arrive. We have a team of teachers who have been at the club for more than 10 years. It’s education, but also sharing values; there are lines not to cross. Sometimes we are faced with differences, but we don’t have any serial killers here (laughs). “We do not bury the stories, but they are dealt with internally A . good player is also a disciplined player.” Giggs and Scholes will not be centre stage against Real on Tuesday of course. Time leaves everyone , behind eventually and this week Ferguson will look to players like Robin van Persie, Wayne Rooney and Michael Carrick to carry his team past the Spaniards and into the last eight of a competition he still covets more than any other. Van Persie, signed from Arsenal under competition from rivals Manchester City last summer, has already proved a defining presence
domestically prompting Ferguson , to admit he signed him many years too late. “I’m only interested in players who really want to play for United and who are bad losers, like me,” he said. “Van Persie meets these requirements. He integrated very quickly With me, there is some. times an atmosphere in the dressing-room. These periods can be ‘colourful’ when I’m not happy. Robin soon realised that I have one idea in mind: to win. He now plays with Ferdinand, Vidic, Evra, Giggs, Scholes, Carrick and these guys. They are the winners. “This mentality he breathes it , every minute and without doubt should tell himself that he should have signed here much earlier. He was spotted by us in Holland when he was 18. We watched a Feyenoord reserve game and he was sent off. Jimmy Ryan, who was watching,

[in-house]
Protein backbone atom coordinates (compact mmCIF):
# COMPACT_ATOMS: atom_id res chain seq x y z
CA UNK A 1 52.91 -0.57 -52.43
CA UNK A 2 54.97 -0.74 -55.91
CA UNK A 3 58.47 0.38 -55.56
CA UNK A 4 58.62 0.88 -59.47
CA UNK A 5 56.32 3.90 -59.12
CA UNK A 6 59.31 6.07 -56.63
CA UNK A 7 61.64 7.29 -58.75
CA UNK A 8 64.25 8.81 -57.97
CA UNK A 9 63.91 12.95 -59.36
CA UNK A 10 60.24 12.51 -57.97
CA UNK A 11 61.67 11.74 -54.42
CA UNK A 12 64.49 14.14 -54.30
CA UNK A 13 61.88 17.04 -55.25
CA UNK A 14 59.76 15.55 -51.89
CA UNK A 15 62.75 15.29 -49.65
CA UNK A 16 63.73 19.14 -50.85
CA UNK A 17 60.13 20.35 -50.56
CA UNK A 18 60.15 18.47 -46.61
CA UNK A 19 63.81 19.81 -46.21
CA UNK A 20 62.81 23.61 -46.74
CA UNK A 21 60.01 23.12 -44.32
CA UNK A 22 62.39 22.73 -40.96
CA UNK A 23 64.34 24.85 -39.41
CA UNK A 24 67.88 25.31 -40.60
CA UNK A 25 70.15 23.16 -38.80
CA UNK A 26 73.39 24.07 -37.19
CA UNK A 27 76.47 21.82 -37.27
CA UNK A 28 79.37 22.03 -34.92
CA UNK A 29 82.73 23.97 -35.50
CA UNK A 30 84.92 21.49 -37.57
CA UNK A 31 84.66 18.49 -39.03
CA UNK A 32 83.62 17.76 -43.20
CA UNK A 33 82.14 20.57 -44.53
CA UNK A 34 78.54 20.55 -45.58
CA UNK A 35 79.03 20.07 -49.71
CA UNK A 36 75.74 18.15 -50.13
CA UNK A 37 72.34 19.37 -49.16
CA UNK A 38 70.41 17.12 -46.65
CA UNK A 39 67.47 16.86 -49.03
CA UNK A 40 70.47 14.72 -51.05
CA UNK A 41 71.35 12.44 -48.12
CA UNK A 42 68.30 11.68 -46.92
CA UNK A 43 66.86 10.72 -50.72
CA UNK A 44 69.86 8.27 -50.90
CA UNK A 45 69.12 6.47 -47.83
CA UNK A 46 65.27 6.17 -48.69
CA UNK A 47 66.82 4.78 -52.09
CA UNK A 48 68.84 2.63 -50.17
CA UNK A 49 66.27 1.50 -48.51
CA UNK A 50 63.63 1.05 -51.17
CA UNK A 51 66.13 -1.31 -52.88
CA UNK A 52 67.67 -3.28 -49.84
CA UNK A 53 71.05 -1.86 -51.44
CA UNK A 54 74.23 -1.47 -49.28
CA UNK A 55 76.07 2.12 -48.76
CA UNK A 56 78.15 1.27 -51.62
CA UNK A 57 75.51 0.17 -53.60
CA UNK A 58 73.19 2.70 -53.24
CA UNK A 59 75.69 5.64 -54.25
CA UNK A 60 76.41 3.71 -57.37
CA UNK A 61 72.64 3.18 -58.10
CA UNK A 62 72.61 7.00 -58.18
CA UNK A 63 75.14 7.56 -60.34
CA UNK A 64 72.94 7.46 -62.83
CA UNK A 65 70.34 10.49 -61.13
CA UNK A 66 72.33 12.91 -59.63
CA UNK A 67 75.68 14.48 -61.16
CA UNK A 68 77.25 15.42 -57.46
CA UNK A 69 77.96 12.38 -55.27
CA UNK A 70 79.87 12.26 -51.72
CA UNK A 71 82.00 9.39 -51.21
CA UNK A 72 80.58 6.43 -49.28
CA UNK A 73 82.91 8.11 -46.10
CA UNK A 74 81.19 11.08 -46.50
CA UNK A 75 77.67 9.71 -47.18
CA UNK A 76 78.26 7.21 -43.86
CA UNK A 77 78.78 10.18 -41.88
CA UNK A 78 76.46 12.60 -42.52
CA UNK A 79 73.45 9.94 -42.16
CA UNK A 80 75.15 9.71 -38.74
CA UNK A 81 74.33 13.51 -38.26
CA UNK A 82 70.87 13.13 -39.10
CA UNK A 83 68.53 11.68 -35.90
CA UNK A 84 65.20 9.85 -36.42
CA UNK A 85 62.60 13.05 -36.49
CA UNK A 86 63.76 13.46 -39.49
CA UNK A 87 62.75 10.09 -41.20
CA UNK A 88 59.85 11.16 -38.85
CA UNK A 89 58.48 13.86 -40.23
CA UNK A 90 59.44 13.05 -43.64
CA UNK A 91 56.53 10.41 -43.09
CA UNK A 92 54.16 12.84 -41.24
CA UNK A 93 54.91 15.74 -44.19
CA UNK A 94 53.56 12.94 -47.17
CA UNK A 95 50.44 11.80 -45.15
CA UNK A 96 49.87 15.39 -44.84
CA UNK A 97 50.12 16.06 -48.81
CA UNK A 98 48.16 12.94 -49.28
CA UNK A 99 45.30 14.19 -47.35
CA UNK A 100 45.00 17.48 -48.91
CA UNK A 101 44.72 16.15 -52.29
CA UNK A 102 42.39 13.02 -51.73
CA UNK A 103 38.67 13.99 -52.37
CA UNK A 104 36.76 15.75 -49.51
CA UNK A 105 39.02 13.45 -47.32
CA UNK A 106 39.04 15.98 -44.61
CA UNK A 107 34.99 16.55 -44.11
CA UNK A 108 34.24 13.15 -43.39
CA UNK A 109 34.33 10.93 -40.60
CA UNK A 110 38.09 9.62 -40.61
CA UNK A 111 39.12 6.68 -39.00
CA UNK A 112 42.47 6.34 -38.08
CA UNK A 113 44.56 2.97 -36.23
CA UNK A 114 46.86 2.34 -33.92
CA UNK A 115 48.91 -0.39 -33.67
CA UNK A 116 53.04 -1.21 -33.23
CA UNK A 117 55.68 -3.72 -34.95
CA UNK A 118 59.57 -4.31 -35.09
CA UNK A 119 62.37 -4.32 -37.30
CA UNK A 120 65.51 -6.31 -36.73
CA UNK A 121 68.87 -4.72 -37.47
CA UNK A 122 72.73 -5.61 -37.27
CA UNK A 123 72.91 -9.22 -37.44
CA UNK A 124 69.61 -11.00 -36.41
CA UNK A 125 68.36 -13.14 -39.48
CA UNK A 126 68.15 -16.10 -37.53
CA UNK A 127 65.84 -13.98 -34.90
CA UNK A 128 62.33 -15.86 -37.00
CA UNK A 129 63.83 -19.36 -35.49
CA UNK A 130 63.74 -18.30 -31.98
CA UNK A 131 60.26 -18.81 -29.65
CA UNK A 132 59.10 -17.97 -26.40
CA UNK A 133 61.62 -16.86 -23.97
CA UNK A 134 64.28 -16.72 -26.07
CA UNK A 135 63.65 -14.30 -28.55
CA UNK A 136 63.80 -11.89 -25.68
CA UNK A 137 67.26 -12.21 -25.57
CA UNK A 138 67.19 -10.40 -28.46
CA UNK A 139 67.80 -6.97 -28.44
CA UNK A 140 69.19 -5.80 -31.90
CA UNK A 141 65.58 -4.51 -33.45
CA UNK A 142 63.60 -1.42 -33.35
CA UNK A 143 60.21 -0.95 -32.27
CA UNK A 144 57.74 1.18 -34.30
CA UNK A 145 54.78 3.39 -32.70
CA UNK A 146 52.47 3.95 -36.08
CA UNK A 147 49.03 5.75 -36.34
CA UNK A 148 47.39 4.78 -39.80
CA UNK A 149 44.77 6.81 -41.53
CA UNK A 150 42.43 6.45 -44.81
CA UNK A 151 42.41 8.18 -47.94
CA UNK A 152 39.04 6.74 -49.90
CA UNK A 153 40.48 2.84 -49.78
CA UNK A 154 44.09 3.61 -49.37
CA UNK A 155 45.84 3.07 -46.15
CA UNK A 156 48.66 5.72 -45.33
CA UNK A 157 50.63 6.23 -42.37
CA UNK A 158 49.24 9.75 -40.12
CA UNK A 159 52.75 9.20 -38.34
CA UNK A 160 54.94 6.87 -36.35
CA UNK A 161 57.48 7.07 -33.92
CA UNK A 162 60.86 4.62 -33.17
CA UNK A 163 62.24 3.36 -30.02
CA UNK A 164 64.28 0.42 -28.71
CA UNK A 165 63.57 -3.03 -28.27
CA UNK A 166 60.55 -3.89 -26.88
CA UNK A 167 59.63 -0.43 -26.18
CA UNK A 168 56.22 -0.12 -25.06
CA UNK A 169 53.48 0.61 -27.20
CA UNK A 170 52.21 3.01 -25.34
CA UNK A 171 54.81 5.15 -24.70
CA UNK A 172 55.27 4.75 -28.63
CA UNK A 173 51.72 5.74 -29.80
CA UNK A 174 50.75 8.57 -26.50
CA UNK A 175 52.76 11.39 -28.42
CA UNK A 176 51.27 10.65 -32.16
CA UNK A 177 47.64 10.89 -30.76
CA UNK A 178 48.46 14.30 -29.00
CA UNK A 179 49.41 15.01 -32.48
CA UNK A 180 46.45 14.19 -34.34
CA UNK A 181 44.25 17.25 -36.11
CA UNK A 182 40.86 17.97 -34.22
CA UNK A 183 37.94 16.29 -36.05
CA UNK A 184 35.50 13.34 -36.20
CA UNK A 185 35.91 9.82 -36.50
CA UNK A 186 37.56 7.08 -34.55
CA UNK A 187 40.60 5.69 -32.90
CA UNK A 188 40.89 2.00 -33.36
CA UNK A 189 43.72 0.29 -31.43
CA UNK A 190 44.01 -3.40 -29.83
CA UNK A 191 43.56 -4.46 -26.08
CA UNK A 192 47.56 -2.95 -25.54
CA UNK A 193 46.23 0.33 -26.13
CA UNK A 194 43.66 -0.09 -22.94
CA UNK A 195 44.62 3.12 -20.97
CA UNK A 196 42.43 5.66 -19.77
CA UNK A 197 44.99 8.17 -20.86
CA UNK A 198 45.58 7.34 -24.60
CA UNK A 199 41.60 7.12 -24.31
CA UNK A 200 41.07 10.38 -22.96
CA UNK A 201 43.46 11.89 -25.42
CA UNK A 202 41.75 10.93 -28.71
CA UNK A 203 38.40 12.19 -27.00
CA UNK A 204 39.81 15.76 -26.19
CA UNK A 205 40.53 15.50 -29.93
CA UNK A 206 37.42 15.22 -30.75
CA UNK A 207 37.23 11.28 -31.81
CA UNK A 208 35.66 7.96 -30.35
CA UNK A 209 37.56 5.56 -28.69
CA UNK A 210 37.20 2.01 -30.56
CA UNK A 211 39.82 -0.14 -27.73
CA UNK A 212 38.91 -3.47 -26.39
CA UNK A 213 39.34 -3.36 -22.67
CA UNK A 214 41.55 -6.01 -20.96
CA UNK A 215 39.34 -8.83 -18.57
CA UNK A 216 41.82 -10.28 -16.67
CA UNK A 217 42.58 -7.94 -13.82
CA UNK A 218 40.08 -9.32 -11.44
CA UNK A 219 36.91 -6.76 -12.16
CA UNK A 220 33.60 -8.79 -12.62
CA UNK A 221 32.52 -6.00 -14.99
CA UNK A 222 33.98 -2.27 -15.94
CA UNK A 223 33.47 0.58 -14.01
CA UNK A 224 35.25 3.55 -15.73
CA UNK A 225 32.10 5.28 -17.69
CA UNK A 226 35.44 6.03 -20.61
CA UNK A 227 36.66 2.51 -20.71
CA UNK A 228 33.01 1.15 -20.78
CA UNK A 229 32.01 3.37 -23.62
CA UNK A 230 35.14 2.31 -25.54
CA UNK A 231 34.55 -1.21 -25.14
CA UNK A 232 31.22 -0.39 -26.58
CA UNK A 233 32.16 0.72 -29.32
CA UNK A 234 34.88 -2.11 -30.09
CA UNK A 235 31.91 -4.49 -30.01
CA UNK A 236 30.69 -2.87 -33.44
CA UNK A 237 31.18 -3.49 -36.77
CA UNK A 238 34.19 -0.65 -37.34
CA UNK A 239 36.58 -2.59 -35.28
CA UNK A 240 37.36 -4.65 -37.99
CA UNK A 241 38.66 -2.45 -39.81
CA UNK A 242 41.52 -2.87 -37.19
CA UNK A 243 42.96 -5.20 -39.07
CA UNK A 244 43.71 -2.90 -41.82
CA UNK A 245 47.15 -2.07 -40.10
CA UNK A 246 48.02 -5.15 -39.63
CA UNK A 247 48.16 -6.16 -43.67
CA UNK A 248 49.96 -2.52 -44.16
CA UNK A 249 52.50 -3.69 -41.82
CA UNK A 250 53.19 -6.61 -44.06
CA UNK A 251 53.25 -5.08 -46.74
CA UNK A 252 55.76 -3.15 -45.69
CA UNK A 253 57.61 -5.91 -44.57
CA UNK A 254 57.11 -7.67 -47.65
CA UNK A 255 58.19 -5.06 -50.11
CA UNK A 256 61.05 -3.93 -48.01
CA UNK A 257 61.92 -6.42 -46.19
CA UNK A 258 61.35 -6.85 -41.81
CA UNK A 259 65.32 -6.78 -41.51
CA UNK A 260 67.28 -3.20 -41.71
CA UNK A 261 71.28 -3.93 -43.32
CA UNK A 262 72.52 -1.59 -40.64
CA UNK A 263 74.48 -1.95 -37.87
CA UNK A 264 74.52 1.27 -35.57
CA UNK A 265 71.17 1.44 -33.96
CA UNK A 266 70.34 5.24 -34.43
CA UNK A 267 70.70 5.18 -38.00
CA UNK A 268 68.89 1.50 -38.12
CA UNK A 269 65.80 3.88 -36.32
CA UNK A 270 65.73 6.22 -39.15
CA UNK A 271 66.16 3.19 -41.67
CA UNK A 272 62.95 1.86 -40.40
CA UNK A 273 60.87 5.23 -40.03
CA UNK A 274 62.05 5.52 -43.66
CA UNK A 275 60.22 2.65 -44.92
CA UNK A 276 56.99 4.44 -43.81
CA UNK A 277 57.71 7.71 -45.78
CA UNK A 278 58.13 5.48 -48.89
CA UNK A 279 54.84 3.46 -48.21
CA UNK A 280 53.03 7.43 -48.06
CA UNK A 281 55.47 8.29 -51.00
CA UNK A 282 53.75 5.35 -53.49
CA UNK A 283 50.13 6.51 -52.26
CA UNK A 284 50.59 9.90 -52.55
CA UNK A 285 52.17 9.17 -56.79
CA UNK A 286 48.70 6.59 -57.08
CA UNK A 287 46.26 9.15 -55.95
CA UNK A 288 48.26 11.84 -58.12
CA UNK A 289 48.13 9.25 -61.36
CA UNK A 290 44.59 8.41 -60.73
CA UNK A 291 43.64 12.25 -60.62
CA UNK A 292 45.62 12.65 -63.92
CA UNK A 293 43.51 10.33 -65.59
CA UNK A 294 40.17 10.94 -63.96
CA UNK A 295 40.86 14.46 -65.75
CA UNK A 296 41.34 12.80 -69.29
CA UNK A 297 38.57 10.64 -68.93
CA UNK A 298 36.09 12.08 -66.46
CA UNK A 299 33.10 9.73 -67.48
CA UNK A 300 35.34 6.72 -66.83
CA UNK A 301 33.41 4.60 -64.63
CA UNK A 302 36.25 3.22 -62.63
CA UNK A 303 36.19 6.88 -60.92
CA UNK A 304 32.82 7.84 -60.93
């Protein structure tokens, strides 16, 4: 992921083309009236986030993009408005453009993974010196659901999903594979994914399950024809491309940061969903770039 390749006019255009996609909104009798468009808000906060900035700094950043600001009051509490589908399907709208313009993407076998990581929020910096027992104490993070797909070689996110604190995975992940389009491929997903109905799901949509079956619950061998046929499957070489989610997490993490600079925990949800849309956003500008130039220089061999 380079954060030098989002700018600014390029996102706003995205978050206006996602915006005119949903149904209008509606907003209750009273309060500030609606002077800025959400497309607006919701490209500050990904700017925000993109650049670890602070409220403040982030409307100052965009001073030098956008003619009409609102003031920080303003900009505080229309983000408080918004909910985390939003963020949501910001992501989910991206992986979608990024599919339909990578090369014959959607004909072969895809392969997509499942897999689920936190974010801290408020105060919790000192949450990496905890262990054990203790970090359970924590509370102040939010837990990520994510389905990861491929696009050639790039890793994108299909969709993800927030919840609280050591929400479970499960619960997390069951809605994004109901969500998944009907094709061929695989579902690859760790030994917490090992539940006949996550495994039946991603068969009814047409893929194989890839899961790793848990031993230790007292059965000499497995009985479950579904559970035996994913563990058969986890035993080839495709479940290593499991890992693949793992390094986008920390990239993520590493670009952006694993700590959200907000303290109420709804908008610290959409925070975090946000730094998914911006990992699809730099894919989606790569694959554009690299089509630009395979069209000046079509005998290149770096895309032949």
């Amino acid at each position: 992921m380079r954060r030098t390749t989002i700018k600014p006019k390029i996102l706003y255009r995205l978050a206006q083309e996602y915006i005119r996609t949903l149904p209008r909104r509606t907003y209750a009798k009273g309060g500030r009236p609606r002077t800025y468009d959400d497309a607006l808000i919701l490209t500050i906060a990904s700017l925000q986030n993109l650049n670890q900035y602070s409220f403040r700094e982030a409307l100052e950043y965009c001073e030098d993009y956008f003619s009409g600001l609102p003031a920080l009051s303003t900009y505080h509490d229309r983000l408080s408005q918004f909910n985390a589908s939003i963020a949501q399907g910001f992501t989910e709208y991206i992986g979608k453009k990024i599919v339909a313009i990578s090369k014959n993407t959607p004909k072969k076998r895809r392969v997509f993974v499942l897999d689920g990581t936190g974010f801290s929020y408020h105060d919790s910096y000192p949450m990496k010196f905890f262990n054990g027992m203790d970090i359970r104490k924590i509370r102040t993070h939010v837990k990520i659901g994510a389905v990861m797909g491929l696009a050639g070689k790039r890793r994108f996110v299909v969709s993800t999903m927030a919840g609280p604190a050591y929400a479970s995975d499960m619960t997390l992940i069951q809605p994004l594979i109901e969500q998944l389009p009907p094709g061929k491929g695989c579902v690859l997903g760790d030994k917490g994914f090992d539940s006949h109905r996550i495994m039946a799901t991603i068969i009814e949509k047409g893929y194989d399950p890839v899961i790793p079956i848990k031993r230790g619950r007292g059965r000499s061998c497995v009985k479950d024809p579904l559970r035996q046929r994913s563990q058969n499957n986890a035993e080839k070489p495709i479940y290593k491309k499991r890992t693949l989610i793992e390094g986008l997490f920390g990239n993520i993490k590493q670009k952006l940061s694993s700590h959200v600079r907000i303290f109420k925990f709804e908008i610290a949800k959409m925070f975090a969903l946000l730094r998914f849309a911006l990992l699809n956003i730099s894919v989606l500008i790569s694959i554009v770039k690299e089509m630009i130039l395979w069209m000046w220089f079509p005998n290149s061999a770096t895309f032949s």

said, ‘He is a fantastic talent, but he needs to improve his behaviour and control his frustration’. We gave up then. We were wrong on this issue, at the time. It happens. It happened. And it will happen again. But the percentage of players we sign who impose themselves is excellent. “Rooney came from Everton and at 18, in his first match, he scored a hat-trick against Fenerbahce. Ryan Giggs scored on his debut for us as a starter at 17. Eric Cantona, we saw him at Leeds and very soon he became a legend here. “Robin is in his first season here and I hope that will have the same impact as Cantona. Eric, when he came through the door, in an instant he became stronger, prouder, more brilliant. His approach became more majestic, his head more upright. It became obvious to the players: Pass him the ball. With Van Persie, it took them a few weeks ...”
THE headline of the week, spotted by the good people at football365.com, is from the Daily Mirror and refers to Rafa Benitez: “Interim, interim, they’ve stuck the knives interim.”